GHI Company: Description, project highlights, results

Q: My temp work makes me look like a job-hopper. What can I do?

A: The best way to format your temp work depends on your specific situation, but try grouping similar experiences under one heading (e.g. Tax Accountant, 1995 to present). Then provide a bulleted list of your best temp assignments.

Q: What can I do to make my resume stand out from the crowd?

A: Instead of just listing your job skills, describe the benefits and results of your performance. For each temp assignment, develop a list of major accomplishments, placing the most emphasis on your recent achievements. When thinking about your accomplishments, it is helpful to use the Problem-Action-Result (PAR) technique. What problems or challenges did you face? What actions did you take to overcome the problems? What was the result or benefit to the company? Keep in mind that most companies value workers who enhance profits, save time, and save money.

Q: Are there certain qualities that I need to emphasize as a temporary worker?

A: Whether you are searching for a temp position or need to showcase your temp experience, there are attributes that many temp workers share. Some of the skills include adaptability/flexibility, ability to rapidly learn new tasks, and ability to prioritize. Your industry-specific skills that relate to your current career goal and past record of performance should also be highlighted. You can showcase your top credentials in a well-written Career Summary statement. This allows temp agencies and employers to see your key qualifications at a glance.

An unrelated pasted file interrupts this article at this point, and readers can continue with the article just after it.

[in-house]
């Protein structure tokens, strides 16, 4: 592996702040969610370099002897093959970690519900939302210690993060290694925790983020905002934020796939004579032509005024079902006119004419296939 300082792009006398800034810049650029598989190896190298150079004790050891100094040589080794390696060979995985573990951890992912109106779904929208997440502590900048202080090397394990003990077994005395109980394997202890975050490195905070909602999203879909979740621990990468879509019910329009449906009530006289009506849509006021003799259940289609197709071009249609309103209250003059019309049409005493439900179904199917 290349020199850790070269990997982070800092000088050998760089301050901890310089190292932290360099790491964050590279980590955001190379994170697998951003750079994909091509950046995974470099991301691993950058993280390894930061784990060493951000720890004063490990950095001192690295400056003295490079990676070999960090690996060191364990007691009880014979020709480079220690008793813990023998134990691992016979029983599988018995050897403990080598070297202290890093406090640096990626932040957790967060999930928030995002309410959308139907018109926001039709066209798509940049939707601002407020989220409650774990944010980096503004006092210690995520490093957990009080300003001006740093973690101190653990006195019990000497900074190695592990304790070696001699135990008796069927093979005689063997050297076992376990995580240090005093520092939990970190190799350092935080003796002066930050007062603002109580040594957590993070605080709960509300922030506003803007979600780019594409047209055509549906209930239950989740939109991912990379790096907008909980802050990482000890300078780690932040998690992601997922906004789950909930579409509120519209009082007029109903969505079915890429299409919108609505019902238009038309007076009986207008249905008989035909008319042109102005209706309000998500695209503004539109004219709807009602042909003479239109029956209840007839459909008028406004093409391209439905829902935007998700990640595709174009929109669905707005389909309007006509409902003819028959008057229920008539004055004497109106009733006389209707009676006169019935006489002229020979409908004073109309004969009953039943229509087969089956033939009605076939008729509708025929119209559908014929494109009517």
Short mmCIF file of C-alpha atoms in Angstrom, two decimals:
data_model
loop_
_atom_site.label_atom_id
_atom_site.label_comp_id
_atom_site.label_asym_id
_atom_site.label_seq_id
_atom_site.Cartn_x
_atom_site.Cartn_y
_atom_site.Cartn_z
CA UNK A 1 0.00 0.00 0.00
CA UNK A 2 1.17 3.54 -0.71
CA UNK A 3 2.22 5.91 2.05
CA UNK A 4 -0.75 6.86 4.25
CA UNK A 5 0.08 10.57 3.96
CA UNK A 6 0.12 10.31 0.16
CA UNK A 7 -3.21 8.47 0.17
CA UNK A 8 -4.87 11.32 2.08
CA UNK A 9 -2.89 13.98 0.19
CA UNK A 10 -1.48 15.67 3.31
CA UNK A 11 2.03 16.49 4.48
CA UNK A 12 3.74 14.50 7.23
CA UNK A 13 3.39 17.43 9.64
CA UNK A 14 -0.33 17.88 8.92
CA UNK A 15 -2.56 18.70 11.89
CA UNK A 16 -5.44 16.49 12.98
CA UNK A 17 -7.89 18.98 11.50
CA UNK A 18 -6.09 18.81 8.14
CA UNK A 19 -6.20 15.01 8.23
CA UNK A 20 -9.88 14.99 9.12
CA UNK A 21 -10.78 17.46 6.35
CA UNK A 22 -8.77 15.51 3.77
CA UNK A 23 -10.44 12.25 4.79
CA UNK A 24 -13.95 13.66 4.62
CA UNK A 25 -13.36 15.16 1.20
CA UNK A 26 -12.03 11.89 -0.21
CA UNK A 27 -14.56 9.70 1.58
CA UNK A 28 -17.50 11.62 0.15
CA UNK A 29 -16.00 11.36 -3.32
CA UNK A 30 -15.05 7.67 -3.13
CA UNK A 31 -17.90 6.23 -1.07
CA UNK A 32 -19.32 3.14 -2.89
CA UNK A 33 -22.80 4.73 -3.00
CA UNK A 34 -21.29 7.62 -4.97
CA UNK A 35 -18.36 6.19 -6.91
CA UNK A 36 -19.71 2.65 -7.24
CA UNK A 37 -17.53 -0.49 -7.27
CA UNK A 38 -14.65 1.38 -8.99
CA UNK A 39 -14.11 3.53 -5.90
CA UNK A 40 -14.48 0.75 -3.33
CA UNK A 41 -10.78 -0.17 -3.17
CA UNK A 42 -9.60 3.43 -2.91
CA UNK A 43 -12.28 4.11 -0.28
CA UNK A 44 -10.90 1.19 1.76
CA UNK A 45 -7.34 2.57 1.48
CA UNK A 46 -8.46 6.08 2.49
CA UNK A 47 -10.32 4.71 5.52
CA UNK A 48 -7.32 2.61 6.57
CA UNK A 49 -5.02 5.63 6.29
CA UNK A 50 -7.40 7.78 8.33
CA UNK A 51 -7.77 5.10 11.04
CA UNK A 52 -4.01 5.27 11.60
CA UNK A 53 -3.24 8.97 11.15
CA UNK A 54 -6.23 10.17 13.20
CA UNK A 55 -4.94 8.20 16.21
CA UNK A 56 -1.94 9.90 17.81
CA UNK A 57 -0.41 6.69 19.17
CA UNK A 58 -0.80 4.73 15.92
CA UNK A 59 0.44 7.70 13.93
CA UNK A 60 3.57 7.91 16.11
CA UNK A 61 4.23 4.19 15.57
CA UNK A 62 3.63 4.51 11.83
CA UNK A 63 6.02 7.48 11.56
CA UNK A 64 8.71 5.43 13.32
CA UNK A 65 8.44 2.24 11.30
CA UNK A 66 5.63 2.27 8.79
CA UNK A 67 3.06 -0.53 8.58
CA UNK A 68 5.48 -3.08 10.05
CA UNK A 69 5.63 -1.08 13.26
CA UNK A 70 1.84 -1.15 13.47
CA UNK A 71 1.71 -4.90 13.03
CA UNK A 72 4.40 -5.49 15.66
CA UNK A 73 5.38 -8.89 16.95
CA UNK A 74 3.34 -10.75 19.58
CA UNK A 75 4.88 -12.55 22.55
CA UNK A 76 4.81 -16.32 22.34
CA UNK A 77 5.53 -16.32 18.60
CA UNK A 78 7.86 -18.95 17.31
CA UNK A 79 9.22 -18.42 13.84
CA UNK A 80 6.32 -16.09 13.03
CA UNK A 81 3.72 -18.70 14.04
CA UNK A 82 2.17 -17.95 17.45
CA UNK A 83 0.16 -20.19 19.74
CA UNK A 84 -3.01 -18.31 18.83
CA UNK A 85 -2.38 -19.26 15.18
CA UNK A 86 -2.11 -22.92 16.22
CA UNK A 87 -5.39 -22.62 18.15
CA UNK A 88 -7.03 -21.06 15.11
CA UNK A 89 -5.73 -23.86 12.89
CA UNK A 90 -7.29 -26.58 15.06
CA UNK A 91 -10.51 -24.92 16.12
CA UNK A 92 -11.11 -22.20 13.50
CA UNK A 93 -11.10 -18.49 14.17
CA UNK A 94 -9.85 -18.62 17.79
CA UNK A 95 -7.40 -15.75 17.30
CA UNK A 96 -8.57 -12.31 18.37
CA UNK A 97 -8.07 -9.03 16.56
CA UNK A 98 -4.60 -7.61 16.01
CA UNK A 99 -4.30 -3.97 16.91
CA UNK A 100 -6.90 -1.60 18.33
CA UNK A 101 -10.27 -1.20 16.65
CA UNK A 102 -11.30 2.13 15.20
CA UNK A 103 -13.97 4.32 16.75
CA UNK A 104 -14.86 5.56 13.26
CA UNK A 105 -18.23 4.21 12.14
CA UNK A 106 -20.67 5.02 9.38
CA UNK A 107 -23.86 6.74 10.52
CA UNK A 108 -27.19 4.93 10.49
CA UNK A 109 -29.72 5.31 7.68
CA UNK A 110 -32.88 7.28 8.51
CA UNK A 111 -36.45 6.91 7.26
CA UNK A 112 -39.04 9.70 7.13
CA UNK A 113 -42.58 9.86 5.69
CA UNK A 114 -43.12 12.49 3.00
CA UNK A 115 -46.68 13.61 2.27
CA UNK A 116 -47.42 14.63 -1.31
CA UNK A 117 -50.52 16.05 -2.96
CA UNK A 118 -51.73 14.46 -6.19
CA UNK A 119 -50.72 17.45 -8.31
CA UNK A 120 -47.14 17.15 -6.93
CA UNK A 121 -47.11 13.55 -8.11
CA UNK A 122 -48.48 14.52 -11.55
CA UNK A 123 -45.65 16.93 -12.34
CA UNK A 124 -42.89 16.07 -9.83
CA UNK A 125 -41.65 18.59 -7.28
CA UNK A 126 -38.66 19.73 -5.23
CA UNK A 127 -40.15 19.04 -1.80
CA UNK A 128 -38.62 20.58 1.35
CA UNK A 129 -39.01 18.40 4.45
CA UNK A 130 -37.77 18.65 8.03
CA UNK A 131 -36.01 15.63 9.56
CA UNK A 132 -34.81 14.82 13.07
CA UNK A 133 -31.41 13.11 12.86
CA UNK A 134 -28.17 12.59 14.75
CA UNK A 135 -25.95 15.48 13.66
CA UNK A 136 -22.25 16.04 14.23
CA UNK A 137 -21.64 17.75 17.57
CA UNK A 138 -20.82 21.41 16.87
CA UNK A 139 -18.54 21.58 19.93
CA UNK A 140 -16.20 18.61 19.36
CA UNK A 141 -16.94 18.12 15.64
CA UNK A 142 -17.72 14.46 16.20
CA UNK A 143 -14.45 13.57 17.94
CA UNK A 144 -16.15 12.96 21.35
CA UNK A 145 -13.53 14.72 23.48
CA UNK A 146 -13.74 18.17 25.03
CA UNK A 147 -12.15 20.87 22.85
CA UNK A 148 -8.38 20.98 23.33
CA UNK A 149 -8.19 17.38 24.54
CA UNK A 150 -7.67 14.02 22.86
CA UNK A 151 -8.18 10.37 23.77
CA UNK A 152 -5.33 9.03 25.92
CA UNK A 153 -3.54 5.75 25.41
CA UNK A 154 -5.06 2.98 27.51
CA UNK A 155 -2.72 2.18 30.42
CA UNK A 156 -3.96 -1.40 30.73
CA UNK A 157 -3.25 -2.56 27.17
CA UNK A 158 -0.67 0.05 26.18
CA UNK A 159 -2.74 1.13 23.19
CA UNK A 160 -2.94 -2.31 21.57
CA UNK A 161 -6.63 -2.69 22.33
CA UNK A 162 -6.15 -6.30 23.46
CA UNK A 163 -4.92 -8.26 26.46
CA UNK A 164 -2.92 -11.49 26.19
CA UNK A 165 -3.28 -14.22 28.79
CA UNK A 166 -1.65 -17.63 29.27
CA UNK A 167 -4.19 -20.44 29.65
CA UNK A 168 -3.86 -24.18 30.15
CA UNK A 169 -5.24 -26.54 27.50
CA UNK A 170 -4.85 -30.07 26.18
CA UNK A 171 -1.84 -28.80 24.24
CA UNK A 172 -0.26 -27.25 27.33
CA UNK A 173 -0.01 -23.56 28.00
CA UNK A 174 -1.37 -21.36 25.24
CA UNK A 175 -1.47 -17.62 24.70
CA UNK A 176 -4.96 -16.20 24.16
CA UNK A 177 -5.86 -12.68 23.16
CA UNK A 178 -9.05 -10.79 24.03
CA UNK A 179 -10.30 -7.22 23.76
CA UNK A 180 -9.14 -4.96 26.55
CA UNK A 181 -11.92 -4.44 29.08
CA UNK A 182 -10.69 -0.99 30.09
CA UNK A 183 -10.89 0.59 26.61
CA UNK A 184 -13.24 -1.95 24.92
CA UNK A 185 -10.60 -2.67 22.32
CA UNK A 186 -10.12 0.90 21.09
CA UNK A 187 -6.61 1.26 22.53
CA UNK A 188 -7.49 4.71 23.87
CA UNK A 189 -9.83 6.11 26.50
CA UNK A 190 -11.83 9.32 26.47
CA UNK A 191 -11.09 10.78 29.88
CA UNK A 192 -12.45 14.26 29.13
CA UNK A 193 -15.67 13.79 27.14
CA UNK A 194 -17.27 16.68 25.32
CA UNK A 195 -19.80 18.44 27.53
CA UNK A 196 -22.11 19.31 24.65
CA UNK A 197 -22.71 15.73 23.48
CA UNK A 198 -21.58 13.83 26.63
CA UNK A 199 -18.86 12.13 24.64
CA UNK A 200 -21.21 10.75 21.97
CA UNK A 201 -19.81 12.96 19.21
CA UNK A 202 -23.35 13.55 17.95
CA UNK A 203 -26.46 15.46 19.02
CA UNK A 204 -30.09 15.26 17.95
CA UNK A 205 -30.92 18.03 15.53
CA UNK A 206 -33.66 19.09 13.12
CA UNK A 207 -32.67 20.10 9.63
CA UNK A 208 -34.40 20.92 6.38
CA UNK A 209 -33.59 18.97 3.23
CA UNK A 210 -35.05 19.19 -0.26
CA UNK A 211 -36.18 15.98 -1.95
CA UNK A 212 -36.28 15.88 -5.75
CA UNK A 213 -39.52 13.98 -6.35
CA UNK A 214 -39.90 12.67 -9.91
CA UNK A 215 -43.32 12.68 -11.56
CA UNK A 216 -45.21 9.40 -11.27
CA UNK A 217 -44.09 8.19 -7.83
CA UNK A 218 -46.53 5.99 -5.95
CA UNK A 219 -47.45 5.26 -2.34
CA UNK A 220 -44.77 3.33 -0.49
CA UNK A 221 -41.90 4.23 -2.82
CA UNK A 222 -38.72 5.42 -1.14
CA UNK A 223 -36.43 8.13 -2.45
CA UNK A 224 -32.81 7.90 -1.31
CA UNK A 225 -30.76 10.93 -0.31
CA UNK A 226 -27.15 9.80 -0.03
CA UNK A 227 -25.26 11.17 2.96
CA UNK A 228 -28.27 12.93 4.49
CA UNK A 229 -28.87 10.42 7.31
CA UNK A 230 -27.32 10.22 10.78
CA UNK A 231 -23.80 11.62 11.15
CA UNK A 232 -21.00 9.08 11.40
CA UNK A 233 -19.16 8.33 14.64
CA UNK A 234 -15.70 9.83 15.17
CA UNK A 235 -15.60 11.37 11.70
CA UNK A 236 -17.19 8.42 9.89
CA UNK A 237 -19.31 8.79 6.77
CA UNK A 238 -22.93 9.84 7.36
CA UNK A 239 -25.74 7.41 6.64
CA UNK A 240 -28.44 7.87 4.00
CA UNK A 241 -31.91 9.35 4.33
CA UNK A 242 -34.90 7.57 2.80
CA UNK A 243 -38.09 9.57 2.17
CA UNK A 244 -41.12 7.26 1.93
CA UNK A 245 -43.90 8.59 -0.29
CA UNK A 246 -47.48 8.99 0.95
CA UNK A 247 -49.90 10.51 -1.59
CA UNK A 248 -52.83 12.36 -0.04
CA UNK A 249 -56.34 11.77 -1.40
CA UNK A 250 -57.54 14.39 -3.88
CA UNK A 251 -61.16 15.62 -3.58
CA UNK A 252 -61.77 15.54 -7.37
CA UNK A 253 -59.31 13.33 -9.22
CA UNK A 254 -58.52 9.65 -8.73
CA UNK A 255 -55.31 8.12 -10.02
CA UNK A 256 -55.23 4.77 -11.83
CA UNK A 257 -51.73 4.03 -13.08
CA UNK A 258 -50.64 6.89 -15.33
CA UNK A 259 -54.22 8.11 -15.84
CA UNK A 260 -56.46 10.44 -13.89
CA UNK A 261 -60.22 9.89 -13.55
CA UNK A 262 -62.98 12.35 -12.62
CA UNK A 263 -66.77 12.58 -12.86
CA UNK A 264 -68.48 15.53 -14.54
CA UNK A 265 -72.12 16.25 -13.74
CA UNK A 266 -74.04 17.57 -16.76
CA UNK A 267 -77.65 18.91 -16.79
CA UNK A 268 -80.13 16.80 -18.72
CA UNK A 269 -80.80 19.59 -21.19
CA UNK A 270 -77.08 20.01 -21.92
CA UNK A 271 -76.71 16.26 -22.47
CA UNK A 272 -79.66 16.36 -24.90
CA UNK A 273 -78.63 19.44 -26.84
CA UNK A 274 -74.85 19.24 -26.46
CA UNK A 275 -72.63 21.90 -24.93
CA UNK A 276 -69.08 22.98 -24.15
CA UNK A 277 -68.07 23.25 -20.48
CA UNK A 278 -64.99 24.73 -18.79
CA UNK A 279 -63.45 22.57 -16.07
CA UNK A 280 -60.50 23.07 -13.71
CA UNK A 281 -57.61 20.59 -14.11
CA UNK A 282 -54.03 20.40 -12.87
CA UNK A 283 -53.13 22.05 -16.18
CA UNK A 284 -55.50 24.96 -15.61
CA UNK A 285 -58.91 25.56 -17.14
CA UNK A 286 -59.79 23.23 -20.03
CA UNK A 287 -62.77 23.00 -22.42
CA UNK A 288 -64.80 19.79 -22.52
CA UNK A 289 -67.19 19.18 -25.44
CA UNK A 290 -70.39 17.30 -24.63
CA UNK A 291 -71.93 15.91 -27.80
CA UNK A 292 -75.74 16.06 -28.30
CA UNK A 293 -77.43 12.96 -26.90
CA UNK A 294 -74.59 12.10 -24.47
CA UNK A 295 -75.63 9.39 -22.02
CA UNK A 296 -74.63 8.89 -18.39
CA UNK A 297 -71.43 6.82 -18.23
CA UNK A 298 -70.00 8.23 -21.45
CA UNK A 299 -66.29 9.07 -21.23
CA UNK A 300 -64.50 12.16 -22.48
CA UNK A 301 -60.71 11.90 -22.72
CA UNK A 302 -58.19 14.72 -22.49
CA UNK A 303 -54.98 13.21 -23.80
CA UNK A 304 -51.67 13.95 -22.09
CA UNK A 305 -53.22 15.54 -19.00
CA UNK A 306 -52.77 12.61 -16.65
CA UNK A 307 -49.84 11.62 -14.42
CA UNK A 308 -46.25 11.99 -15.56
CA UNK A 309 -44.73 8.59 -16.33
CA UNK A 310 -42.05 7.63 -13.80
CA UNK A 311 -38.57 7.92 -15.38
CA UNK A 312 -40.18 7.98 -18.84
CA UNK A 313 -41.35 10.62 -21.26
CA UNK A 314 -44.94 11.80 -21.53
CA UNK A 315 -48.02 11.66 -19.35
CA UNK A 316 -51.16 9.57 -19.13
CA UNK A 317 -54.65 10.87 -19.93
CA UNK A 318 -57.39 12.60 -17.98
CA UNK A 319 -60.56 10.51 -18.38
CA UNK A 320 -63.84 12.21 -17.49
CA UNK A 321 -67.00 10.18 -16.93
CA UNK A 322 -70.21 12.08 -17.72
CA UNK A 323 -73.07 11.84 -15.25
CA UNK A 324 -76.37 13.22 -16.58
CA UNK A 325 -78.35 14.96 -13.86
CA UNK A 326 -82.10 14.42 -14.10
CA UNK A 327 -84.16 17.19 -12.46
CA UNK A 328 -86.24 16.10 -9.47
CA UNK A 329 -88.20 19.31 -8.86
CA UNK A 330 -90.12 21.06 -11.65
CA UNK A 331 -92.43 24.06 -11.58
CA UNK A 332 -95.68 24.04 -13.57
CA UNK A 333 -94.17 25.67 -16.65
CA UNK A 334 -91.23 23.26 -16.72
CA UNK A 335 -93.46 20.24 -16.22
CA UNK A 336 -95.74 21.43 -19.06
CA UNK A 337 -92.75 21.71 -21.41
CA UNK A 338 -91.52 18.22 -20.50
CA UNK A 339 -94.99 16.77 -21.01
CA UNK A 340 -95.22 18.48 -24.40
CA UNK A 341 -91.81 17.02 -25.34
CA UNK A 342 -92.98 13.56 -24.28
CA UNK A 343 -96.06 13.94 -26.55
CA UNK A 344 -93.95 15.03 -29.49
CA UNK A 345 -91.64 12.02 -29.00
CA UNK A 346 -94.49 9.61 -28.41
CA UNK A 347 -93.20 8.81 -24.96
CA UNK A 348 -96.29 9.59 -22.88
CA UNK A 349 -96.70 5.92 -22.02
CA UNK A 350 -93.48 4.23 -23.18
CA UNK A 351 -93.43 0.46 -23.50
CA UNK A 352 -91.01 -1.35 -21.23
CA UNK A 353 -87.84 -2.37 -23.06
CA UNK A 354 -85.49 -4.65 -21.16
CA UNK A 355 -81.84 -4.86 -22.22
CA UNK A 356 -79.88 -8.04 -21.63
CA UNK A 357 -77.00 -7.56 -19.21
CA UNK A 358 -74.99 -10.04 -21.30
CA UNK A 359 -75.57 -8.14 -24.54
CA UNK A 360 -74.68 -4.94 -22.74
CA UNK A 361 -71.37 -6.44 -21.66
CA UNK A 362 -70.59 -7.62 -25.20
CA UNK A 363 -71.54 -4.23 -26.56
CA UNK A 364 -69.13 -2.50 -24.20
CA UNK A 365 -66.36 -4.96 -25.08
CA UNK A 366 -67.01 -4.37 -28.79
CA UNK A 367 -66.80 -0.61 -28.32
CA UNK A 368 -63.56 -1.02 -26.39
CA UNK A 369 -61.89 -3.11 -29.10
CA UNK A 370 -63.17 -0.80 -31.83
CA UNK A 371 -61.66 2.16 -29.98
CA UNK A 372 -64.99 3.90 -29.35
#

Q: How can I get keywords into my resume so I am found in an applicant search? 

A: The right keywords depend on your specific objective. A great way to determine keywords is to peruse job openings. Carefully read the job descriptions to see what employers are looking for. Pay attention to frequently used buzzwords that you can incorporate into your resume. 

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Action Phrases and Power Verbs

Posted on May 01, 2018

Describing your work experience isn’t easy. To help you, there is a list of action phrases and power verbs. The purpose of using them is to show employers that you know how to get results. Begin your job descriptions with a power verb or phrase: enlisted the support…, formed a committee…, sold, budgeted, improved, increased, maintained the client relationship.

Examples of power verbs go as follows:

Design, develop and deliver
Conduct needs analysis
Write course design documents
Manage development
Consult with clients
Facilitate problem-solving meetings
Implement solutions
Develop and implement formatting
Developed and delivered
Revamped product training
Assessed employee and client training needs
Analyzed evaluation data
Designed and implemented

Followed special task force
Assisted special task force
Proctored and scored
Facilitated discussion

Reduced manufacturing plant’s burden
Reduced material costs

managed an eleven-person team
negotiated over $(add dollar amount)
coordinated strategic five-year plan
created and implemented innovative approach
developed new product

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How to Write a Good Career Objective

Posted on May 01, 2018

1. Avoid job titles.
Job titles such as “Secretary” or “Marketing Analyst” can involve very different activities in different organizations. The same job can often have different titles in different organizations and using such a title may very well limit your being considered for such jobs as “Office Manager” or “Marketing Assistant.” It is best to use broad categories of jobs rather than specific titles, so that you can be considered for a wide variety of jobs related to the skills you have. For example, instead of “Secretary” you could say “Responsible Office Management or Clerical Position” if that is what you would really consider – and qualify for.